Resetting the Company Clock at Starbucks

February 27, 2008

Resetting the Company Clock at Starbucks

coffeebeans.gifSeems like everyone knows that Starbucks shut its U.S. stores last night for several hours to retrain employees/barristers. Even my college-aged son e-mailed me to make sure I knew. The news traveled far and wide. One of the reasons I have been following the Starbucks Saga is that it’s a casebook study of reputation recovery and redemption. The CEO and founder returns as savior and instills a sense of urgency with a shot of humility. In my new book on reputation recovery, CEO Schultz is a text book case for following one of my recommended steps (Step #4) — Resetting the Company Clock. As I write in chapter four,

Instilling a sense of urgency often requires getting the senior team to focus more on what has to happen next and less on what went wrong in the first place. Internal politics and finger pointing distracts leadership from attending to those critical moments when moving toward recovery is essential. Wallowing in regret and recriminations is simply not helpful and keeps the company from moving forward. Even if the company is not frozen in time by recent calamities, business as usual is unacceptable. The pace of getting things done has to be accelerated. A good solution is shock therapy in the form of an overwhelmingly heavy dose of undeniable reality. One CEO, for example, summoned his senior team and displayed charts of its rapidly falling market share. To stun the team further into accepting the facts, he showed slides of competitors with quotes mocking the company. The shock value alone accelerated the team’s drive to rescue the company from their downward spiral.

 

 

By shutting down the stores and getting employees to focus on what the chain’s core competency used to be and now needs to be going forward, the CEO has essentially built a burning platform — acknowledge the flames of doom or else we all die. Return Starbucks back to what it once was or else lose out to complacency and sameness. Indeed, all the publicity surrounding the store closings for Expresso Excellence training dramatically underscores that Schultz means business. As someone said in my local Park Slope blog wrote, let’s see how the coffee tastes this morning on Seventh Avenue. To test Starbucks’ sincerity, I went to the Starbucks’ web site to see how they were communicating –if at all — their return to their roots and rebuilding trust. Right there on the home page are links to Schultz’s transformation agenda. Nos. 7 and 8 are clearly posted and I found these words in Communications #8 about last night’s training.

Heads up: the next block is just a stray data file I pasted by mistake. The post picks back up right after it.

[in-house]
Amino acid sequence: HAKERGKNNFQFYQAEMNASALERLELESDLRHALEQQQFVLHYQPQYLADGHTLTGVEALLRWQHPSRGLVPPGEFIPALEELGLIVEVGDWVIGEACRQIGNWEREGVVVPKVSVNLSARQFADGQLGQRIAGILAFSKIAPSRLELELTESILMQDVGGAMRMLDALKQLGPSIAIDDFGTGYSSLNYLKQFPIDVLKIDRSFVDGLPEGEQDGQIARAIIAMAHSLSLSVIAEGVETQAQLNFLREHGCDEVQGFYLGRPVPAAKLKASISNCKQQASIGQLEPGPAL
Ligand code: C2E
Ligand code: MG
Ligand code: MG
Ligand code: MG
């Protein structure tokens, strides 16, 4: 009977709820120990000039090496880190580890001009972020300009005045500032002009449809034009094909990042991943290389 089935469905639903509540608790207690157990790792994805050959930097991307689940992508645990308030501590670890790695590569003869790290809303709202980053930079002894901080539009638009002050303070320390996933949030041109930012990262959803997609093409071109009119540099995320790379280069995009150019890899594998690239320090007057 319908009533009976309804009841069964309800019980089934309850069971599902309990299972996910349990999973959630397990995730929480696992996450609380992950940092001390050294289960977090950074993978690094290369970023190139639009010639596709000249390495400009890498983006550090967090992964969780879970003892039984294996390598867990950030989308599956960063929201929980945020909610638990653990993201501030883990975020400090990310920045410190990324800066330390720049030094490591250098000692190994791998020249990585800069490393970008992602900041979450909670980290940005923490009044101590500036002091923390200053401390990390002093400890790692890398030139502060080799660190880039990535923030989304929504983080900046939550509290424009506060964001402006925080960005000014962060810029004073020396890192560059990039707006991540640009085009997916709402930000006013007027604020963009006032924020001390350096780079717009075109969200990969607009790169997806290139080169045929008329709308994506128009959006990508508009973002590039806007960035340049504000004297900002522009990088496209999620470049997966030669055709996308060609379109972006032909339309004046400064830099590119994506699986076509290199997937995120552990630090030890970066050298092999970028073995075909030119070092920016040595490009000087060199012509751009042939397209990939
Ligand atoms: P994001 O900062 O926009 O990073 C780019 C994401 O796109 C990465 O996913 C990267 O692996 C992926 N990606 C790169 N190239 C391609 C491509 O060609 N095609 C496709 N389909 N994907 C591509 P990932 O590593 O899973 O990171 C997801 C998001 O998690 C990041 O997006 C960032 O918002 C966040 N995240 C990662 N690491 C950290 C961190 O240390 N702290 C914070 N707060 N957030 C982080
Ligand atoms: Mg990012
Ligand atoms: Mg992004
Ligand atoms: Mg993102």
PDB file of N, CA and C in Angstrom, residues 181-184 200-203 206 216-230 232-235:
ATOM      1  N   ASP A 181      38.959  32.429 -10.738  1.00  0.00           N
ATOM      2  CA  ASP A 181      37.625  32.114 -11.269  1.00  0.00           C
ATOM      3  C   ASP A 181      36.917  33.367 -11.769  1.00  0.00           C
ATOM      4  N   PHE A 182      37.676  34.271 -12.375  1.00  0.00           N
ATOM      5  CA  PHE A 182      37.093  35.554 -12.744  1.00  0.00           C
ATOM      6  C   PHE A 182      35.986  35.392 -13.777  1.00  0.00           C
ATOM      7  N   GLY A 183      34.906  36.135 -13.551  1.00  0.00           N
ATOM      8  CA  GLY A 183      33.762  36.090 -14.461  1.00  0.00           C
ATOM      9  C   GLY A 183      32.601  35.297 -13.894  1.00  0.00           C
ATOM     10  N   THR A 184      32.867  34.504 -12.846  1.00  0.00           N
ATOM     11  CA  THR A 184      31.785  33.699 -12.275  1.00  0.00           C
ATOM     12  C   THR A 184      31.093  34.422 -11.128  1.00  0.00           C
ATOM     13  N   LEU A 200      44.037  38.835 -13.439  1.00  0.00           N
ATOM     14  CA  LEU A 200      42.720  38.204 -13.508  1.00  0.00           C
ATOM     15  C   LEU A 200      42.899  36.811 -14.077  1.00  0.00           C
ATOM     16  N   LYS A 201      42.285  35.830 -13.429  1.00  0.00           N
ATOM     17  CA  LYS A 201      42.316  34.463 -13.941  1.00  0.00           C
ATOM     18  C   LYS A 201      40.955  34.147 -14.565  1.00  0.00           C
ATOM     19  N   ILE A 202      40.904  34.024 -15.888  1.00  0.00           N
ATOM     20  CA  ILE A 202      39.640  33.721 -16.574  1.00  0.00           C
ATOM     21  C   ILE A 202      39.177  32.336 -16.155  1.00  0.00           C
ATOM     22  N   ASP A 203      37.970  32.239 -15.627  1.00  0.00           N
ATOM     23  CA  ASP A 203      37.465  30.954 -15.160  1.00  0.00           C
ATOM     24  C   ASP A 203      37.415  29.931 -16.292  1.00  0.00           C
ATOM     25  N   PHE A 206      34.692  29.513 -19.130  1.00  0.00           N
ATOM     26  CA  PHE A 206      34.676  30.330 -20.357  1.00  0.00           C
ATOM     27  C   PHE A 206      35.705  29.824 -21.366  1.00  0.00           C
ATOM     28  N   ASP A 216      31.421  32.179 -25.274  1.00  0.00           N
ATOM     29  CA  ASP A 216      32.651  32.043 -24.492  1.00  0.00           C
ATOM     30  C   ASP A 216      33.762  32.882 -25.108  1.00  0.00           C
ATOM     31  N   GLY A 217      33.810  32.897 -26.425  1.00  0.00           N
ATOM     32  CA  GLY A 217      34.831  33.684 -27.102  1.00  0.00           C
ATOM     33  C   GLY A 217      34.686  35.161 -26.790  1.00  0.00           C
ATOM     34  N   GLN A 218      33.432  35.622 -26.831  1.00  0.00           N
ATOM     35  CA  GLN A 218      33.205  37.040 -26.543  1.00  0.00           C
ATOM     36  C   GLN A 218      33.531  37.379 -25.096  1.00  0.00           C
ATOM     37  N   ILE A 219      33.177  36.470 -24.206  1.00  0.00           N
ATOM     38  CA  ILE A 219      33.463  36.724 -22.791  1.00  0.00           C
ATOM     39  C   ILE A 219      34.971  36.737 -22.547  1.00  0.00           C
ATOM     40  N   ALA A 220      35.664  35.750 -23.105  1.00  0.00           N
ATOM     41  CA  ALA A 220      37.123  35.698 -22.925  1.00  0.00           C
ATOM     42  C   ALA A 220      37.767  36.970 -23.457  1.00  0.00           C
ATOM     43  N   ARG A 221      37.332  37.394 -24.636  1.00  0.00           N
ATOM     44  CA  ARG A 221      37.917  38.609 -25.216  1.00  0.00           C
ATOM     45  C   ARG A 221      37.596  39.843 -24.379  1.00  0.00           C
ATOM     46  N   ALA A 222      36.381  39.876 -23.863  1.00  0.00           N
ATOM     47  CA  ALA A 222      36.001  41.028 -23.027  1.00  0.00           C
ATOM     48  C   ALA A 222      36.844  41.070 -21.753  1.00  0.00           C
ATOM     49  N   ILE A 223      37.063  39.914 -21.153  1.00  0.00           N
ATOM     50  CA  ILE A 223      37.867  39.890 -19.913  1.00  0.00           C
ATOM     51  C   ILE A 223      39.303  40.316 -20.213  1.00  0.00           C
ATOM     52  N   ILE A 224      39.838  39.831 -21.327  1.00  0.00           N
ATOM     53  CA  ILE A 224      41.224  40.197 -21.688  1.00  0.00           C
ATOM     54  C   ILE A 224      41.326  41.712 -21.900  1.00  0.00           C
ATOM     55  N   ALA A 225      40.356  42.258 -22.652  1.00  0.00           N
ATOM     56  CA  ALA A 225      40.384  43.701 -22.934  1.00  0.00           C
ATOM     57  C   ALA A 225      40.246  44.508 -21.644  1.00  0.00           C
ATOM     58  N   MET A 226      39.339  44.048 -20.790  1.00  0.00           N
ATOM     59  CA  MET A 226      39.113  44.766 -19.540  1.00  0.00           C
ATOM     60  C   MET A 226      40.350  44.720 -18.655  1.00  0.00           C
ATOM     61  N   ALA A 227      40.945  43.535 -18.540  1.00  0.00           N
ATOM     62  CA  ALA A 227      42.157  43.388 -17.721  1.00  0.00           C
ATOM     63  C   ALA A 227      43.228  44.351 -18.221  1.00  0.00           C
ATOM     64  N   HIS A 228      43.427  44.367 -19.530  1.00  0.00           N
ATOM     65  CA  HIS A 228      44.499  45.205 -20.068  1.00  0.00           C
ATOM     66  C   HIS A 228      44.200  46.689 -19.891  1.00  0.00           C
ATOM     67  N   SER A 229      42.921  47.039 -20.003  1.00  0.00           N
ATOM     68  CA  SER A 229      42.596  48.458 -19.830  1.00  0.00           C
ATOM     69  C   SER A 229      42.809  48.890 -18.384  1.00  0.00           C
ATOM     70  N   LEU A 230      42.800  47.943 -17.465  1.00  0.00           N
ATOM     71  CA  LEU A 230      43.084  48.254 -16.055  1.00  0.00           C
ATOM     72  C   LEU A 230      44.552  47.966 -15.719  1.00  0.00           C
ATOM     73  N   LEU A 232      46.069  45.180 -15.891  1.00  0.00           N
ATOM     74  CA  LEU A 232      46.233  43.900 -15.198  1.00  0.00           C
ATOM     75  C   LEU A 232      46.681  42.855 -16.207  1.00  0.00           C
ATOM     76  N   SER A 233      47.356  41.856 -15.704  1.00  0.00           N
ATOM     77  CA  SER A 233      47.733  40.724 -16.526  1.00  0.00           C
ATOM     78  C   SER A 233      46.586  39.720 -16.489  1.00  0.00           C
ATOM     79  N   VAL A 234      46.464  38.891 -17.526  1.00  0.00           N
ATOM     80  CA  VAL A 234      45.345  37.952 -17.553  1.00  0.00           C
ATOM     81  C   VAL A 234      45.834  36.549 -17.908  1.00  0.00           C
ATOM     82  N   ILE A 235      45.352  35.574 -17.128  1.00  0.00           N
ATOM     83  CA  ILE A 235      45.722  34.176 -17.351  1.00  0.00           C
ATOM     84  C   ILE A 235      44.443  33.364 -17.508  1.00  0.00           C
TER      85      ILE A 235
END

Tomorrow evening, we will come together in an unprecedented event in our company’s storied history.  We will close all of our U.S. company-operated stores to teach, educate and share our love of coffee, and the art of espresso.  And in doing so, we will begin to elevate the Starbucks Experience for our customers.  We are passionate about our coffee. And we will revisit our standards of quality that are the foundation for the trust that our customers have in our coffee and in all of us.But, as I think about it, there is another perhaps equally important reason why we have scheduled this training.  It’s to celebrate who we are. We are Starbucks.  We should be incredibly proud of what we have built. We are the worldwide leader of specialty coffee.  And, believe me when I tell you, we are just getting started.  We will overcome the difficult and humbling challenges we face, and will be stronger for it.  You have my word on that.

Schultz follows my book’s third step to reputation repair and protecting its brand for the long-term — Communicate Tirelessly. I will be watching and ordering a latte today.

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Leslie Gaines-Ross
Leslie Gaines-Ross
lesliegainesross@gmail.com

As Weber Shandwick’s Chief Reputation Strategist, I focus on the ever changing world of reputation. For the past 25 years, I have relentlessly observed, researched and commented on the rise and fall of reputations.

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